In John Farquharson’s ‘The Weary Wastes of Snow’, we see the sun creeping over snowclad hill. A small stream trickles slowly through the wastes in the centre, a frozen sheep lies to the right as a small bird flies down to investigate. Another bird flies towards the viewer, the skies showing ominous clouds.
The feelings that come from this are many: admiration of the stark beauty of the landscape which is then offset by the sadness of the seeing the dead sheep.
Sadness, wonder, beauty, hope, and of these are evoked when admiring the painting. The images of death in the picture (represented by the wastes, the frozen sheep and the clouds) are framed against the life shown by the birds, the still running water, and the fingers of light coming over the horizon.
For me, as someone who lived in a hot climate for the first 25 years of his life, I saw snow rarely so the depiction of that is foreign to me. It fills me with wonder. When I first saw snow falling in Edinburgh, I ran outside to film it.
That’s the point of art. Building upon a form – in this case visual forms – the artist evokes feelings and expressions through the emotional power of the work. Art is incredibly interwoven with human history, evolving along side us through our history.
Which leads us on to the burning question that’s been on my mind: is whisky art?
The art vs science nature of the question is obvious and the first thing to debunk. While it may be considered an art by some, whisky is also a science. The knowledge of the creation, the grain, the mash, the stills, the wood – all of these are a formula which is followed by distilleries when they make a whisky. Some might consider whisky to be not art but a craft which could be followed.
But if you were to have a master distiller tell you what to do, exactly when to do things and how, you could have the ghost of Joseph Farquharson guide you in painting your own painting. As much as whisky making is a process, art can be formulaic too.
It’s the hand of the master that has spent years perfecting their art that these pieces come from. The Lady of Shallot, Mona Lisa, Le Traviatta, The Book Of Mormon, Hamlet, Jane Eyre, Bains Whisky, Glen Moray 12 Year Old, Kilchoman Machir Bay, Nc’Nean, Mackmyra Jaktlycka – all of these were crafted by artists making something that in one form or another expresses emotions, leading us to think and wonder over the piece.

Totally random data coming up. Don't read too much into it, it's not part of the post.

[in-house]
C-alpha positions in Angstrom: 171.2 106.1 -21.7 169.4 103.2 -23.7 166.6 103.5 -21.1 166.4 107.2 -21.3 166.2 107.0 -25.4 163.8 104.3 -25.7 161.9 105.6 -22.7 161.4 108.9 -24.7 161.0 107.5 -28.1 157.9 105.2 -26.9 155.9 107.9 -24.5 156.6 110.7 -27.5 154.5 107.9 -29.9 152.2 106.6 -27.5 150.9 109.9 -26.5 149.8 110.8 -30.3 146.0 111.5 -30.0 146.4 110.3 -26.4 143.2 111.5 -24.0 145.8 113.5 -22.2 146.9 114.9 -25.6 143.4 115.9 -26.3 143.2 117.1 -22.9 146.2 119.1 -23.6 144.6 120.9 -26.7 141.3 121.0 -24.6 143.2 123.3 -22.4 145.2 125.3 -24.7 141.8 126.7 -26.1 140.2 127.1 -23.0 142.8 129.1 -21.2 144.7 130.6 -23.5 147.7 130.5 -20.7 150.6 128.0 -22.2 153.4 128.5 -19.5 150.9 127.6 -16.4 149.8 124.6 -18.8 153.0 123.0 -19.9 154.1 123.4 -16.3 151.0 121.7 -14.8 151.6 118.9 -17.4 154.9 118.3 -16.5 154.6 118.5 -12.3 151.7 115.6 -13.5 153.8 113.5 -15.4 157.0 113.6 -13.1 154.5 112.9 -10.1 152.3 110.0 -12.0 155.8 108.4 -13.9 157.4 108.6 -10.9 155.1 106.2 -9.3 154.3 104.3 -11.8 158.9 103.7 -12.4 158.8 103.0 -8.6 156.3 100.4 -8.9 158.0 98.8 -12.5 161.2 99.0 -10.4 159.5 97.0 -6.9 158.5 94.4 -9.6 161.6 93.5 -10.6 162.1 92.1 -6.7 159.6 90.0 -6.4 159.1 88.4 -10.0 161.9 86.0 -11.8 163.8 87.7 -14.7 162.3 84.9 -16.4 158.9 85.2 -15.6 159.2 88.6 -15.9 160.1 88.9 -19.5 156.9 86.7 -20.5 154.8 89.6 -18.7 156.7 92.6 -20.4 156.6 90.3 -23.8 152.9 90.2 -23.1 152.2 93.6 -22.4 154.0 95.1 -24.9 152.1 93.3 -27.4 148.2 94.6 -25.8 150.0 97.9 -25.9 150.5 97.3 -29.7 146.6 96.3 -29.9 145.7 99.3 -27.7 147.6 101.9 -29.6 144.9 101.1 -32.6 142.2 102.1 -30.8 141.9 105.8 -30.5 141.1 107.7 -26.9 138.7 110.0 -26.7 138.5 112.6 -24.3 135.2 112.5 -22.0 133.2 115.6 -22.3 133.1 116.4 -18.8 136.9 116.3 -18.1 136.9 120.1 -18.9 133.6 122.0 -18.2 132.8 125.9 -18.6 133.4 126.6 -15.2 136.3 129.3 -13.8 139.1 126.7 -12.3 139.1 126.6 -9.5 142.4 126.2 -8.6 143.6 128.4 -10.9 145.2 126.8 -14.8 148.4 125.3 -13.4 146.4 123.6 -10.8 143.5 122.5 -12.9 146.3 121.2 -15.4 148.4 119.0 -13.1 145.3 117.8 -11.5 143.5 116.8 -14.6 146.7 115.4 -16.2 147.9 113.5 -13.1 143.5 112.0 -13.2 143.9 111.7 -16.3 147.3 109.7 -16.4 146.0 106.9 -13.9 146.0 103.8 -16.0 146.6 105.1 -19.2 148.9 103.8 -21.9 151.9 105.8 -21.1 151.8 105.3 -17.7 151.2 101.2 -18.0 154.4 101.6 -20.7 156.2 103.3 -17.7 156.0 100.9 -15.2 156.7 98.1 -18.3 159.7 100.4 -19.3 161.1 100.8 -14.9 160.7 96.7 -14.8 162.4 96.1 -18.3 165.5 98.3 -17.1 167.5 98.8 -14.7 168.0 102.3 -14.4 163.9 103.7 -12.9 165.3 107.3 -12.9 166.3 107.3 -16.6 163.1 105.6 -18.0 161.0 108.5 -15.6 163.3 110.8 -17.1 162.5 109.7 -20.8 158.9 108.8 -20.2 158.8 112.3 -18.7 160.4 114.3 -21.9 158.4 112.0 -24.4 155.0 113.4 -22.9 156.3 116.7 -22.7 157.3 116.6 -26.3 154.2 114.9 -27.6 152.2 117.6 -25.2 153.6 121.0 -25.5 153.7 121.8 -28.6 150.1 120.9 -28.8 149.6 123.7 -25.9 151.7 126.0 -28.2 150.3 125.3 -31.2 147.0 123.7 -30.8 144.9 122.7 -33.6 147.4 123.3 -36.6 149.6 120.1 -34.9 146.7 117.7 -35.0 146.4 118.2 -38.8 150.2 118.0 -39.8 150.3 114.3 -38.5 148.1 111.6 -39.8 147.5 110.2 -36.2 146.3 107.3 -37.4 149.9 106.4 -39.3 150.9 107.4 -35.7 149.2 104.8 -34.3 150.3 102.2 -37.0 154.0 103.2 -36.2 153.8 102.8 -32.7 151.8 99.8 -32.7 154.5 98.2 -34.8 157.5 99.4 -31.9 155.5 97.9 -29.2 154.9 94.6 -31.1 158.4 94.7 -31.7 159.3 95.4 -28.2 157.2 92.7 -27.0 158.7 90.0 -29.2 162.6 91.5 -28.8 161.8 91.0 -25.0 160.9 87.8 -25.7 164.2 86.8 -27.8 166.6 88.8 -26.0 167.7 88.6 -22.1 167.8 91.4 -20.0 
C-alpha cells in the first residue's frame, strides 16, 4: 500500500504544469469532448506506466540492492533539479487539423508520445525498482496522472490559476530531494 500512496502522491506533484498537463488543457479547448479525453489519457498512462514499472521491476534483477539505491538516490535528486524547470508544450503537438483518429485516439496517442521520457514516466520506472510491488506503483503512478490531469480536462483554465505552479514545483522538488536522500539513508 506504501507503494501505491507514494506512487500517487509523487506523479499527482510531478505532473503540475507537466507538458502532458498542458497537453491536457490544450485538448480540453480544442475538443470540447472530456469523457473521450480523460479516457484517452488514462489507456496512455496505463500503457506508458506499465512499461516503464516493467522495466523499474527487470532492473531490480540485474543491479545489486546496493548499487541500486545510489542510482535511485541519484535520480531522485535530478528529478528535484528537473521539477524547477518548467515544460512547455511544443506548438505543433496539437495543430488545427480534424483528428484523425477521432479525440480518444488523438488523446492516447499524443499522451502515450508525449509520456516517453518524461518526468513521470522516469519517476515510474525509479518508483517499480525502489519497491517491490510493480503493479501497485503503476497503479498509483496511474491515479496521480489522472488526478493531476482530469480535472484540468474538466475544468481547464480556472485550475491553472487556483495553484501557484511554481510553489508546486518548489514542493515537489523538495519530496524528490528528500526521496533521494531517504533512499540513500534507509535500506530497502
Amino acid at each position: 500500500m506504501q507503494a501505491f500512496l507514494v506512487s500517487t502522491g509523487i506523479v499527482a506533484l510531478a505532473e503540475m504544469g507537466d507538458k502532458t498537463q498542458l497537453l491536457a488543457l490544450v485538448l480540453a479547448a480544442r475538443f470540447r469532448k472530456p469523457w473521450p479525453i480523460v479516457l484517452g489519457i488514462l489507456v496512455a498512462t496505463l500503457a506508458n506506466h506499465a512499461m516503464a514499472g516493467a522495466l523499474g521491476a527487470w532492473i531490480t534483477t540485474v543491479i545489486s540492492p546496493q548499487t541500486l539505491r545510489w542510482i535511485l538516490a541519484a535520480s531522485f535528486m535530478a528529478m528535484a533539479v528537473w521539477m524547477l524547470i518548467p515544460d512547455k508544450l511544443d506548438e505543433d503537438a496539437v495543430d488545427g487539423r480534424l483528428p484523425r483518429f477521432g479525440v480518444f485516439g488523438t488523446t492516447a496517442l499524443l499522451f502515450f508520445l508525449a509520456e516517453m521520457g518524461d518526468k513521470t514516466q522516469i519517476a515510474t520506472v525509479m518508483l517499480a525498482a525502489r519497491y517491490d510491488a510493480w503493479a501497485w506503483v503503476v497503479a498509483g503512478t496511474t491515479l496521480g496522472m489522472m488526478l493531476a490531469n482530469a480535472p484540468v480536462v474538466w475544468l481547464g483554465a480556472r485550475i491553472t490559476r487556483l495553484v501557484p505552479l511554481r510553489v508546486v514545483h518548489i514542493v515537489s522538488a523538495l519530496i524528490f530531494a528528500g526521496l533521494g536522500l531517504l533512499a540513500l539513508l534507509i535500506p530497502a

Whether it be painting, theatre, literature or whisky, all are art.
If we consider art as something evocative and inspiring, then whisky would surely fall into the category. If we assume art as being expressed through the senses then we have sight, hearing, touch, smell and taste, art is not purely visual. You’d be hard pressed to find someone who does not consider music an art. Touch can be expressed through sculptures and architecture.
Whisky is not a classical art in that sense, but it is timeless. It is made and drunk with the intention of conversation and appreciation, to be enjoyed as much as a fine painting, a piece of music or the written word.
A fantastic Australian artist Christine Porter devised something she calls The Game Of Three. All respect to Christine but I’ll alter the game slightly for our subject matter and current events.
- Get together with two friends on a call.
- Wander over to your respective whisky shelves and select one at random.
- Everyone pour your whisky and spend a minute in silence discovering the whisky: nosing, tasting, thinking.
- Ask yourself the following questions;
- What do I nose
- What do I taste
- What do I imagine
Now, just talk about your whiskies. Talk about your thoughts, the taste, smell, what it evoked in each of you. Share a story with one another, giving the whisky what it deserves.
I have in my hand a glass of the Bivrost Nidavellir. On Wednesday, I published a review of it, where I said it smelt of a fresh morning kelp dump, rosemary and charred seaweed. See, when I nosed it, it took me back years, back to Australia, back to when I was a teenager headed to a beach party that lasted all night long with a bonfire.
Evocative, emotional, bringing forth different ideas and imagery, as I sit with my glass and ponder over the depths that the whisky holds it seems obvious that whisky can only be an art. How could something that wasn’t stir so much?
Of course, it’s all down to the individual. Some may or may not consider whisky art in the same way that others may or may not consider Hamilton to be art. I know which boat I’m in and can’t wait to see all the art the whisky world has yet to show.